• 48. COMPARATIVE TRAFFIC Relative Site Traffic Among Women’s Health Brands Paid Search 40 No Paid Search 35 30 RELATIVE SITE TRAFFIC 25 20 15 10 5 0 NUVARING MIRENA PLAN B GARDASIL SEASONIQUE ORTHO YAZ TRI-CYCLEN LO FLASH OF GENIUS KRISTIN GOELZ GARDASIL.COM Flashlight Interactive Gardasil.com is a well-designed site that is intuitively organized to accommodate both parents and patients. It offers informative, easy-to-understand content. The site is rich with multimedia tools and encourages view- ers to “spread the word” by creating T-shirts, downloading banners for a blog, and engag- ing in social networking. Parents can read the facts about cervical cancer and hear how other mothers and fathers came to their decision to vaccinate. ORTHO TRI-CYCLEN LO: ThePill.com ThePill.com’s Q&A approach delivers a user- centric experience. It empowers and informs users, giving them the feeling that they are in control. The “clip it” program is a great ex- ample of the customizable nature of the site, which successfully provides a web 2.0 experi- ence within a pharmaceutical brand site. >> Yaz’s disease education site, understandpmdd.com, was recently removed, leaving Gardasil’s hpv.com as the only education site among Women’s Health brands. << © L2 2010 WOMEN’S HEALTH 48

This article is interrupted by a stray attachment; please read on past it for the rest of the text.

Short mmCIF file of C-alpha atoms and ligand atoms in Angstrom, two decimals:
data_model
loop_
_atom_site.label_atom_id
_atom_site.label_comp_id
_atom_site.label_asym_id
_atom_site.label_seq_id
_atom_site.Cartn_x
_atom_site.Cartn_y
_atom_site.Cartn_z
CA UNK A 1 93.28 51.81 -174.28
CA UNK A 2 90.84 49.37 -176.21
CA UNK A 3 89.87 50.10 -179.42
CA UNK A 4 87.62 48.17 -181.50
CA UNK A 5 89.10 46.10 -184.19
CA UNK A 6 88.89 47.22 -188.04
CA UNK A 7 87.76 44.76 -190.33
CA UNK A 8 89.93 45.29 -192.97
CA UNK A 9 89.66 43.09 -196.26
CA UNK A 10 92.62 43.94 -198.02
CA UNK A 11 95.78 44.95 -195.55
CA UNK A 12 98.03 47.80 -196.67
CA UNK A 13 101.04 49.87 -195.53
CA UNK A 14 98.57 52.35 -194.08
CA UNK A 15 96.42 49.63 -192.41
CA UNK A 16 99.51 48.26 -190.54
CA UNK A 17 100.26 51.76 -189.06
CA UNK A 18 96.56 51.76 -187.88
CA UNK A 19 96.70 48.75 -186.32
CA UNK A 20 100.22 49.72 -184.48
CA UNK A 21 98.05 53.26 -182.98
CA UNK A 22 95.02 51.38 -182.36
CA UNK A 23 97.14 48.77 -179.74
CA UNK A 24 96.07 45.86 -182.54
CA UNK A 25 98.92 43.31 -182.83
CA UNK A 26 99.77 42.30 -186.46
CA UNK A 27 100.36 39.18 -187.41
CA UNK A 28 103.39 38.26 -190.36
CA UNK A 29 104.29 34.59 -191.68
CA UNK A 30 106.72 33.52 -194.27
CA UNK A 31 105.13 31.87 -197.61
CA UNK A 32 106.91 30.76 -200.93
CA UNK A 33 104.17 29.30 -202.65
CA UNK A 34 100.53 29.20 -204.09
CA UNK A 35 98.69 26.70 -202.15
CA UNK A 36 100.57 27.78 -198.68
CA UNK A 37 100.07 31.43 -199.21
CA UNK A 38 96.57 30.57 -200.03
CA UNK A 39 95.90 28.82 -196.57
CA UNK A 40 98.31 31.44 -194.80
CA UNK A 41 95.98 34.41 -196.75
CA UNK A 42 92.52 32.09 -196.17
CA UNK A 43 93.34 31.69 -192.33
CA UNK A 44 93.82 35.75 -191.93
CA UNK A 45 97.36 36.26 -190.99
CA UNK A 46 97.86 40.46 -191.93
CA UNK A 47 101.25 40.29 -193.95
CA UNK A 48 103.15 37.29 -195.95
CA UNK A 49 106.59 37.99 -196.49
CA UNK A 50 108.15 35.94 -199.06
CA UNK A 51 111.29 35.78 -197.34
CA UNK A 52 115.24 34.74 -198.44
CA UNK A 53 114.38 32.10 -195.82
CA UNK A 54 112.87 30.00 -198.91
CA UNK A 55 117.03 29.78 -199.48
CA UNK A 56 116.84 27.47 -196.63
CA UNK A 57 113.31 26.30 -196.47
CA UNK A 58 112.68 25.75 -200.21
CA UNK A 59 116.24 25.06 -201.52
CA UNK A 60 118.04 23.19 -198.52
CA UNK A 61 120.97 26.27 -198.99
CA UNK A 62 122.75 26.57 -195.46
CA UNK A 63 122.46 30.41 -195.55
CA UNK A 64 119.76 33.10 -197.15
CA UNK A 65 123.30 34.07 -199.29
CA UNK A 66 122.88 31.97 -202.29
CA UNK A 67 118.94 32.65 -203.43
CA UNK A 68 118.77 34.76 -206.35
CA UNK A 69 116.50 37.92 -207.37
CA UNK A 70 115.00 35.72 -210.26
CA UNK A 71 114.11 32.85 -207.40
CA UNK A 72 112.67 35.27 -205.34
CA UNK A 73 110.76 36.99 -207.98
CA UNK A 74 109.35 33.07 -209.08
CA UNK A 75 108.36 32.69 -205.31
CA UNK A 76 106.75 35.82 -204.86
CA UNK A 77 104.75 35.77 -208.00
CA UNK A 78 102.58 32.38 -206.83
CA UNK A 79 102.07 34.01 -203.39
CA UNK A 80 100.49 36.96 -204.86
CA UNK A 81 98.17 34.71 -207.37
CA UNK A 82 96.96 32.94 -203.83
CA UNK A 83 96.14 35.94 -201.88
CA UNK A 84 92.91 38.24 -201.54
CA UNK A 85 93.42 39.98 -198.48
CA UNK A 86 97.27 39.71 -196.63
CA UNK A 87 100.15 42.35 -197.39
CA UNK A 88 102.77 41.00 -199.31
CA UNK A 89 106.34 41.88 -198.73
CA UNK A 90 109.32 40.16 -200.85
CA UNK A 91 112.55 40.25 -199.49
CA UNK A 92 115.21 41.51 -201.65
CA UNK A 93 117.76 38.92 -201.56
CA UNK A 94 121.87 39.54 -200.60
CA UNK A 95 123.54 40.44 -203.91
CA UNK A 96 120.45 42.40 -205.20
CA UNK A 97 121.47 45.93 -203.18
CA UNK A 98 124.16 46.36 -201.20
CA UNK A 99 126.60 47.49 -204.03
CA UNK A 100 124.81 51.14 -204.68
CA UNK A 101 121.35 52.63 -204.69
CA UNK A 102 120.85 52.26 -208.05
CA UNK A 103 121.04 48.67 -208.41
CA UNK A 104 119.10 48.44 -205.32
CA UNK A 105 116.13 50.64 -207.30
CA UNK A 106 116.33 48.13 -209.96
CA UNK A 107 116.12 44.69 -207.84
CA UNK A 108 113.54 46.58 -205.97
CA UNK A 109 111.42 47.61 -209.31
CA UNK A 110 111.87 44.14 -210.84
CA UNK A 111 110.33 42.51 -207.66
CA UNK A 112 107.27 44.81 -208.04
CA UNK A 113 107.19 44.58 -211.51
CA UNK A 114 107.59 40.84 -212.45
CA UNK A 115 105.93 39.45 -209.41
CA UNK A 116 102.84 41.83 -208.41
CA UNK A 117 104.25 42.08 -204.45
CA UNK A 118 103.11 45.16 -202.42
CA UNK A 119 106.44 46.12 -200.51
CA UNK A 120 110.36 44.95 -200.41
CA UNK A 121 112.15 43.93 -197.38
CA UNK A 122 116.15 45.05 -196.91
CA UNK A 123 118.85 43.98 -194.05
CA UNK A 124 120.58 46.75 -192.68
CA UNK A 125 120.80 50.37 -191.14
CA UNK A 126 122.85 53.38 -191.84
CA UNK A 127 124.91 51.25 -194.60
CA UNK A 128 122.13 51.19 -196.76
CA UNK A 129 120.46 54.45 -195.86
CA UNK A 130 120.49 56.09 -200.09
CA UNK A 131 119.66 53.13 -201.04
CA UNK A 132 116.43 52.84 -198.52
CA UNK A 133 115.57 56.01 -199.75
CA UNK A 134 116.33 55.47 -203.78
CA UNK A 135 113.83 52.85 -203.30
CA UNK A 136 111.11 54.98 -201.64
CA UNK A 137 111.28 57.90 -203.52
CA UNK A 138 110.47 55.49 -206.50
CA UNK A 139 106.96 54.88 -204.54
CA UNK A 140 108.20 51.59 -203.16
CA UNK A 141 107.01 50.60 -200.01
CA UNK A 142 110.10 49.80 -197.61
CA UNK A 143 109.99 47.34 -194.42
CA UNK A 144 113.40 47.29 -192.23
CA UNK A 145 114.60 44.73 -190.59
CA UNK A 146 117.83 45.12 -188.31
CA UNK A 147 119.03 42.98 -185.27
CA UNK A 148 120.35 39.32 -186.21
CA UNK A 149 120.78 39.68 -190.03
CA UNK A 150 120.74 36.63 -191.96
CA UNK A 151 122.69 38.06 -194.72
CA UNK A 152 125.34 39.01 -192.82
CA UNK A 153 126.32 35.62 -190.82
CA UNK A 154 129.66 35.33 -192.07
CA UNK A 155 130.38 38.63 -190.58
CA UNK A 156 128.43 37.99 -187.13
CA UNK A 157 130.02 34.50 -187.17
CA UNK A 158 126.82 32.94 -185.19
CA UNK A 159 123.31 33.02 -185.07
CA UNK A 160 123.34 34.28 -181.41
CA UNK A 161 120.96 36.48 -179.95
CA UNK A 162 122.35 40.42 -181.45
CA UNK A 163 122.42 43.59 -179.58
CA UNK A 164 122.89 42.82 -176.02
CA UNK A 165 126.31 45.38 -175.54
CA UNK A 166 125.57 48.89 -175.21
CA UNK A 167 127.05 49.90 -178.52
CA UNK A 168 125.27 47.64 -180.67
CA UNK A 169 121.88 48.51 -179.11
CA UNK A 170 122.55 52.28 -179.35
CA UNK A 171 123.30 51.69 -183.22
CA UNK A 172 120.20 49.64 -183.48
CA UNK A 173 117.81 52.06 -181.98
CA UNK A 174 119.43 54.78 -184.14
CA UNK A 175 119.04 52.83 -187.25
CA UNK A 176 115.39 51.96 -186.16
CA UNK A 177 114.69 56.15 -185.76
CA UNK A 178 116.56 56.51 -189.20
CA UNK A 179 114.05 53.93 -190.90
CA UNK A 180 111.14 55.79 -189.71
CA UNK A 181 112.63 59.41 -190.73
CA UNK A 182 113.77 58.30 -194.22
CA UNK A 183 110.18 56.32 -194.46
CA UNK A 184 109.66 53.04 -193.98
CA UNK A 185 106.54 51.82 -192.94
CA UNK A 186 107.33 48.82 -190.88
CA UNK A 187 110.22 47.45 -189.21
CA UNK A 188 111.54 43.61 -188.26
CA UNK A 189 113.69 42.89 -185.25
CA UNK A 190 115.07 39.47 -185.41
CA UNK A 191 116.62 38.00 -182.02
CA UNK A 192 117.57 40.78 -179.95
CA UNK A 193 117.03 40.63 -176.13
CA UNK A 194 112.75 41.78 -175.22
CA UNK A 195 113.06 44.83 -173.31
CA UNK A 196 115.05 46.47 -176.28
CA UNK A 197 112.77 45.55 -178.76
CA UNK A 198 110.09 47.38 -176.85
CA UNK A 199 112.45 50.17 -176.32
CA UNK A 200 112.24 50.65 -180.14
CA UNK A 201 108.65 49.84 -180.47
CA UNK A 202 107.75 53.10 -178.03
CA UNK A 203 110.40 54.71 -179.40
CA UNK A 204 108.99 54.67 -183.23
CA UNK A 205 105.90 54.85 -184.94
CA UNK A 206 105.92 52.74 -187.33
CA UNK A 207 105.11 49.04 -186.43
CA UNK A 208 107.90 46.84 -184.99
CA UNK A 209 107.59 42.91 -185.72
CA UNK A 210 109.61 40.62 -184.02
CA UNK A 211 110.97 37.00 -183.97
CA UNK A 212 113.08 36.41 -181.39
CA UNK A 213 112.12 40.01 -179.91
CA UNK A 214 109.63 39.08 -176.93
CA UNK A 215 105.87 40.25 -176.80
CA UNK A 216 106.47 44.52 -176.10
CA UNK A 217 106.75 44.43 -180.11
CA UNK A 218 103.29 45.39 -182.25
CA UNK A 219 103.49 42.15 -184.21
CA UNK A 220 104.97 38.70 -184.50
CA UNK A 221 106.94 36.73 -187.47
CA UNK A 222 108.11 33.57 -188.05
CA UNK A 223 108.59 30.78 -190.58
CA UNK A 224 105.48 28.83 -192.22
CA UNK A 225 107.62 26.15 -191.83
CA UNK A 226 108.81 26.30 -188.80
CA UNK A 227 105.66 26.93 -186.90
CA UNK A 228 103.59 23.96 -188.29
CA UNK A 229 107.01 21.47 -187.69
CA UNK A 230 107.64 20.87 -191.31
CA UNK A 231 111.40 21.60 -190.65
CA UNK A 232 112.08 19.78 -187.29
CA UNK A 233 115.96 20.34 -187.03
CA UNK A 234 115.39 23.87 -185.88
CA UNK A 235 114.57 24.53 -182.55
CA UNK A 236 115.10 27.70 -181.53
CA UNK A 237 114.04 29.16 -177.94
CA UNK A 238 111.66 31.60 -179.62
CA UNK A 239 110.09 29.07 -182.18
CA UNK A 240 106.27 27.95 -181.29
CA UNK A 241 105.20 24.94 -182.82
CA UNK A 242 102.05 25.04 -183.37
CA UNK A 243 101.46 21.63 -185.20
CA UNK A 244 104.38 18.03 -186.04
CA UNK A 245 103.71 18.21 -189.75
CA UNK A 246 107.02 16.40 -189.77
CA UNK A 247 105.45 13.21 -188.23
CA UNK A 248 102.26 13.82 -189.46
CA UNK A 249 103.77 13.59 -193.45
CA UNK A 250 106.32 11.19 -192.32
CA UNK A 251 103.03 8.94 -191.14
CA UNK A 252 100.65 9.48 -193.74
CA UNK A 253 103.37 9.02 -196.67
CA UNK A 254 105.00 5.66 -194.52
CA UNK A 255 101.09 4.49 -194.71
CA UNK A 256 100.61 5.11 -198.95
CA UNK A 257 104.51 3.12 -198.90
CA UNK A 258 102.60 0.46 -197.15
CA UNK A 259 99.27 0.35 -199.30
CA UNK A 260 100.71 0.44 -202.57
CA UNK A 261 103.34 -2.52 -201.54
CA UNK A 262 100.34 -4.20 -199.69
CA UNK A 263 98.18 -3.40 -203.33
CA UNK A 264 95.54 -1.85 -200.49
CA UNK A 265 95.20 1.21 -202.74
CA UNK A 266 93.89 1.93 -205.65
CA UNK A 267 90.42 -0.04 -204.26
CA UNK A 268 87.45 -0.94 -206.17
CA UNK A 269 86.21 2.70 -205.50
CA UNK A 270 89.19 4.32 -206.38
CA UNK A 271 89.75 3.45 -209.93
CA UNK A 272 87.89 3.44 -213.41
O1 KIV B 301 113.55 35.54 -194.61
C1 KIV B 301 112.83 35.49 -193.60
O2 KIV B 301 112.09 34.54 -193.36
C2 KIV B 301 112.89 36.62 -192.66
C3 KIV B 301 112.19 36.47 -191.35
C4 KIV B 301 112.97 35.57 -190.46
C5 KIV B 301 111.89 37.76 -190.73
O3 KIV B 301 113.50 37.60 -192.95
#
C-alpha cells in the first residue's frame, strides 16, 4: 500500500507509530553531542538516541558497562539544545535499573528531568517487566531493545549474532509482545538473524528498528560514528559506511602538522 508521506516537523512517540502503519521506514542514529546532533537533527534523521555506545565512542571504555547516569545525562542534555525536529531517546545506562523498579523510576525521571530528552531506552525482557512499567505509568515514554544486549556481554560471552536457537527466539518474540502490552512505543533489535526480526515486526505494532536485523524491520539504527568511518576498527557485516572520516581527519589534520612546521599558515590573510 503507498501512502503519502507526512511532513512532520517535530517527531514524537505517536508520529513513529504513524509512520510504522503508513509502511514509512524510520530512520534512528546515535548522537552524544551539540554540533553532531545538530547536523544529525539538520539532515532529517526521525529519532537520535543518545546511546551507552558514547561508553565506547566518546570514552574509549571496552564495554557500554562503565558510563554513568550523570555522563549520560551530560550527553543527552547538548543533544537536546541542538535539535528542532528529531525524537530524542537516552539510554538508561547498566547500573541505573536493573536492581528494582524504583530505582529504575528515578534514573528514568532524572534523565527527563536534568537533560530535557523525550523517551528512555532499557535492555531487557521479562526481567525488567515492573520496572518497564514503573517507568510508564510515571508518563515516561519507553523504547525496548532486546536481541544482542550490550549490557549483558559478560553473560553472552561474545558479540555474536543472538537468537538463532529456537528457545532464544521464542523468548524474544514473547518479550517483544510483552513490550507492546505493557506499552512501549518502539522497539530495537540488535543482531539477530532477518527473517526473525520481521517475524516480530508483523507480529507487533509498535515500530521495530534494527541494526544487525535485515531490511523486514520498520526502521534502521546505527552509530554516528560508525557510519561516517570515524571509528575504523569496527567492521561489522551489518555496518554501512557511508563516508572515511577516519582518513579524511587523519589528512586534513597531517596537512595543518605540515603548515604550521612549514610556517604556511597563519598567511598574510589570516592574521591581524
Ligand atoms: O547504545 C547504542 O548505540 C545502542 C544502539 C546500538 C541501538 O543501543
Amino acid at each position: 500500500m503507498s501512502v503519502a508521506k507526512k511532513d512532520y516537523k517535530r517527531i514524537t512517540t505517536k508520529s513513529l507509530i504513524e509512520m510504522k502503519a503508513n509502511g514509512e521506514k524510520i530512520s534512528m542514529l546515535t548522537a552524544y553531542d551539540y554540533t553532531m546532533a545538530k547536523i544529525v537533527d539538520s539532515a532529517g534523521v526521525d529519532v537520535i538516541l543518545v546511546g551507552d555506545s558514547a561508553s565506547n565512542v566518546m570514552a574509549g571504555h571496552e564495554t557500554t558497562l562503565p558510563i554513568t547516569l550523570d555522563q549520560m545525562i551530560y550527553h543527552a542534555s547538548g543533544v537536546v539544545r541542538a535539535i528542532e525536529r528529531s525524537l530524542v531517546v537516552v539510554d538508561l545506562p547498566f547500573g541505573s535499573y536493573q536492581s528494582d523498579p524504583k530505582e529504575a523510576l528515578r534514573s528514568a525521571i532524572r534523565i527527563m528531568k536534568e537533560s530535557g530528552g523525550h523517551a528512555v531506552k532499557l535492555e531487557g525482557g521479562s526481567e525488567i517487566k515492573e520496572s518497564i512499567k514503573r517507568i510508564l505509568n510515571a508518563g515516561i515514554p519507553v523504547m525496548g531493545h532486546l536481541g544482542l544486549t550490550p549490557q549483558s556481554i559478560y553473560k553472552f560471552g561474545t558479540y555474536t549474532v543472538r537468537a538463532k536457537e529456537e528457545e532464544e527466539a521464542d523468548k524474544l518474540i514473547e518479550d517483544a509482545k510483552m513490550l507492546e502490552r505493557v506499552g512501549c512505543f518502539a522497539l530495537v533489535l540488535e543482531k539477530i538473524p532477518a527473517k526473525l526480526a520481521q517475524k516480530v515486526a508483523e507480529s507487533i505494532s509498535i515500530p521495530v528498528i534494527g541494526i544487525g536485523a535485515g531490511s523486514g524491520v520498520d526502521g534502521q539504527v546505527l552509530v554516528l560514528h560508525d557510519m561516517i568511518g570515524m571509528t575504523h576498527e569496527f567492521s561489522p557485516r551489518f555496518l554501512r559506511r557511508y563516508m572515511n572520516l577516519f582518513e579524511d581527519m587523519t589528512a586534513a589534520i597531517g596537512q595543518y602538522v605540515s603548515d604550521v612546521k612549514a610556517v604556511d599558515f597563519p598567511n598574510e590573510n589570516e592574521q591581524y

• 49. COMPARATIVE BRAND BUZZ Relative Volume & Sentiment of Commentary on Blogs +24 +22 +20 PLAN B RELATIVE VOLUME Positive +18 +16 +14 RELATIVE SENTIMENT +12 BRANDED SOCIAL MEDIA Neutral +10 PRESENCE +8 +6 +4 Gardasil • - - Negative +2 Mirena - - - 0 GARDASIL NuvaRing - - - YAZ MIRENA -2 SEASONIQUE Ortho • • NUVARING -4 ORTHO TRI-CYCLEN Tri-Cyclen Lo - -6 -8 Plan B Seasonique - - • - - - -10 Yaz - •• SPOTLIGHT ON SOCIAL MEDIA The Women’s Health category takes more social media strides than other observed disease states. Ortho Tri-Cylen Lo leveraged social media platforms to publicize its “It Girls Essentials” contest from 2008 to 2009. The brand hosted a contest to select It Girls, as judged by their commit- ment to community service. Winners were featured in videos at brand-sponsored events, including New York Fashion Week, and posted to the campaign’s YouTube channel. The MySpace and Facebook pages highlighted the winners’ stories. All efforts were plagued by low participation, and the pages were removed in March 2010. Gardasil’s Facebook page integrates such media tools as videos, quizzes, and competitions making it the top-ranked brand in the study. On the flip side, Yaz’s dedicated YouTube channel features just one video discussing the risks and benefits of taking the drug. >> NuvaRing and Gardasil top category SEO efforts with aggressive paid search campaigns and strong visibility. << © L2 2010 WOMEN’S HEALTH 49